Dictionary Meaning and Definition on 'Polysemy'
n : the ambiguity of an individual word or phrase that can be
used (in different contexts) to express two or more
different meanings [syn: lexical ambiguity] [ant: monosemy]
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Wikipedia Meaning and Definition on 'Polysemy'
Polysemy (pronounced /pəˈlɪsɨmi/ or /ˈpɒlɨsiːmi/) (from the Greek: πολυ-, poly-, "many" and σήμα, sêma, "sign") is the capacity for a sign (e.g., a word, phrase, etc.) or signs to have multiple meanings (sememes), i.e., a large semantic field.
Charles Fillmore and Beryl Atkins’ definition stipulates three elements: (i) the various senses of a polysemous word have a central origin, (ii) the links between these senses form a network, and (iii) understanding the ‘inner’ one contributes to understanding of the ‘outer’ one.
Polysemy is a pivotal concept within social sciences, such as media studies and linguistics.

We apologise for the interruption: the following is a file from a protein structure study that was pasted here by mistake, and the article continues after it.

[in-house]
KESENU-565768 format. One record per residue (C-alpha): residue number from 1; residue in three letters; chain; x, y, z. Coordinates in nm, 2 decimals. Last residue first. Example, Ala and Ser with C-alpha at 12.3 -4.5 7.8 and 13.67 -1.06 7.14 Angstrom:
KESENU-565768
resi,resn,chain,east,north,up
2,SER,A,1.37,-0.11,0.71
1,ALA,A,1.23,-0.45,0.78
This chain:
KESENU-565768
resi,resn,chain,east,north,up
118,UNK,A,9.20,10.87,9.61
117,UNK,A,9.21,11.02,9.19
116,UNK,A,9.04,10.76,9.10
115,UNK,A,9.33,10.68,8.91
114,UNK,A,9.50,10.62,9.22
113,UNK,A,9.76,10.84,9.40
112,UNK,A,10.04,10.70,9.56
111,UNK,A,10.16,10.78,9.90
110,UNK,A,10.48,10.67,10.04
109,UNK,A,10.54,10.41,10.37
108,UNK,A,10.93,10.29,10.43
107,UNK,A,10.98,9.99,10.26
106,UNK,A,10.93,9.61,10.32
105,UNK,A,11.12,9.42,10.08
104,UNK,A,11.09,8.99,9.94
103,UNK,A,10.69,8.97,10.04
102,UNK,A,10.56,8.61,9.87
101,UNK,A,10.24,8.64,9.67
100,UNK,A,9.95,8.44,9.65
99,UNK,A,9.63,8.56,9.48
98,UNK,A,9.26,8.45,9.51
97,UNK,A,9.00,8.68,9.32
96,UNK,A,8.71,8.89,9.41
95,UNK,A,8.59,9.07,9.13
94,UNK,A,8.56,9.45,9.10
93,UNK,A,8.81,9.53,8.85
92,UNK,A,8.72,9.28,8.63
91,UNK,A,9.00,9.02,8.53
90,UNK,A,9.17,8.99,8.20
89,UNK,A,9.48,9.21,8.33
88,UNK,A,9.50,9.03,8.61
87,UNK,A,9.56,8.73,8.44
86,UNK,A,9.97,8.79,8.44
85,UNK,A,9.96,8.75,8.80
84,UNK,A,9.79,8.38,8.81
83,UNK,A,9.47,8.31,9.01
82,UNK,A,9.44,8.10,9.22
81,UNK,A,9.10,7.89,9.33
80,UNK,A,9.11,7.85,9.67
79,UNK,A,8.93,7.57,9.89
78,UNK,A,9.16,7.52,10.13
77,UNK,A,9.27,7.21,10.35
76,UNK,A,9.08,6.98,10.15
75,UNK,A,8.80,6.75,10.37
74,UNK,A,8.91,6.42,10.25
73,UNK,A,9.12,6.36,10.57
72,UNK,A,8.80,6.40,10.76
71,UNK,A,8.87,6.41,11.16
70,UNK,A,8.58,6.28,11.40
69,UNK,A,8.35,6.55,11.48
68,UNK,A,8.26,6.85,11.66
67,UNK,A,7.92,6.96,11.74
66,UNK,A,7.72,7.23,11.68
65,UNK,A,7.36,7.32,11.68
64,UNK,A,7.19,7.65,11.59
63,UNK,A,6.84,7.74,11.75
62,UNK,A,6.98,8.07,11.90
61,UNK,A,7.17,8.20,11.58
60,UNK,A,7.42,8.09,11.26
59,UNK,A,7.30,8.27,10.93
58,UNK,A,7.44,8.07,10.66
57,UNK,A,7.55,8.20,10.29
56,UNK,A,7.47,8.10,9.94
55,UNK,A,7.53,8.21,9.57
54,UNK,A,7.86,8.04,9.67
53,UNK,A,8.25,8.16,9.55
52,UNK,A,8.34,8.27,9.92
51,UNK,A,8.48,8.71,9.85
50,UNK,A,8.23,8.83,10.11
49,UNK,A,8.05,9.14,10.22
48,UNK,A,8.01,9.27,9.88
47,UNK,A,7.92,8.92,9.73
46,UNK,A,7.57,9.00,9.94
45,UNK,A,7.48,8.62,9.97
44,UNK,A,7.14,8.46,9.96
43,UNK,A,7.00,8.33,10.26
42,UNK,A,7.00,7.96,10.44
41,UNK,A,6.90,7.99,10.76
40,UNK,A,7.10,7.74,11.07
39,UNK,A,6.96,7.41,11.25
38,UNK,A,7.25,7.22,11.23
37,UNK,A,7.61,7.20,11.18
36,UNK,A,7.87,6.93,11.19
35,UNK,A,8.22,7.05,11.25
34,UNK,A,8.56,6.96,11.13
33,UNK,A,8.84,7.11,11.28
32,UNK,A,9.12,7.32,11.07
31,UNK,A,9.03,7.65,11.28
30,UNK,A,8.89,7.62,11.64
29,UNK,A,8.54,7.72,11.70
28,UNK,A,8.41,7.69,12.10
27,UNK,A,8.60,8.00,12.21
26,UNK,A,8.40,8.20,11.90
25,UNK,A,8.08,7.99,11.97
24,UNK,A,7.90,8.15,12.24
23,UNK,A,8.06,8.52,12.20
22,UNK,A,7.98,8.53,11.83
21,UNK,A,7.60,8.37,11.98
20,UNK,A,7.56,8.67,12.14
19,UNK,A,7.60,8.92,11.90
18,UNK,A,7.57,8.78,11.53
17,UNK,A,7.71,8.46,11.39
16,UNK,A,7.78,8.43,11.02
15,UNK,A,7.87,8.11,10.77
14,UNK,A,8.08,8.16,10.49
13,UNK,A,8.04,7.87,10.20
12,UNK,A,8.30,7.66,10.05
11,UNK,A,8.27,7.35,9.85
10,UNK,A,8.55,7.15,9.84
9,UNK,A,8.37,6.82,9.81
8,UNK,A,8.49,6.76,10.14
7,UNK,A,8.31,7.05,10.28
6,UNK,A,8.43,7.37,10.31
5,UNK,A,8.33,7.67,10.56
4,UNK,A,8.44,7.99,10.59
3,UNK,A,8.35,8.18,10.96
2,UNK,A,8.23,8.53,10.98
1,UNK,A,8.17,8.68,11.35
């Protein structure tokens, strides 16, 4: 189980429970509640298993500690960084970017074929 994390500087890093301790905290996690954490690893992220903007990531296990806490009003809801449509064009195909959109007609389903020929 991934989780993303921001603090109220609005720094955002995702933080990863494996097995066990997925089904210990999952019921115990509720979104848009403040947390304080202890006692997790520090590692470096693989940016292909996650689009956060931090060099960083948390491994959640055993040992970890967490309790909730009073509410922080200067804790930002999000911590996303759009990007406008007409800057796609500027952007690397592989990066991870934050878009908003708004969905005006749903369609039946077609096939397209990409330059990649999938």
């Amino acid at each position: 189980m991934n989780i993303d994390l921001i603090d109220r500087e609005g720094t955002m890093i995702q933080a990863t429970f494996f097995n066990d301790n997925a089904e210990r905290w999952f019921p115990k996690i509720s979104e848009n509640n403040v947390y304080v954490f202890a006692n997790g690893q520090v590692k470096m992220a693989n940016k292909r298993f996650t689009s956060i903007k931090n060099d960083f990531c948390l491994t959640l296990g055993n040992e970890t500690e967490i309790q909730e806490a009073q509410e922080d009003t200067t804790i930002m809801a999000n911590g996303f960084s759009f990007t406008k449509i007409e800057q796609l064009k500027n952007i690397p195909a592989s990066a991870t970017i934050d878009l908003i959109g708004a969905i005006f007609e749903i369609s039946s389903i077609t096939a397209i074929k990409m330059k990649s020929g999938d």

A polyseme is a word or phrase with different, but related senses. Since the test for polysemy is the vague concept of relatedness, judgments of polysemy can be difficult to make. Because applying pre-existing words to new situations is a natural process of language change, looking at words' etymology is helpful in determining polysemy but not the only solution; as words become lost in etymology, what once was a useful distinction of meaning may no longer be so. Some apparently unrelated words share a common historical origin, however, so etymology is not an infallible test for polysemy, and dictionary writers also often defer to speakers' intuitions to judge polysemy in cases where it contradicts etymology. English has many words which are polysemous. For example the verb "to get" can mean "procure" (I'll get the drinks), "become" (she got scared), "have" (I've got three dollars), "understand" (I get it) etc.[See more about Polysemy at Dictionary 3.0 Encyclopedia]
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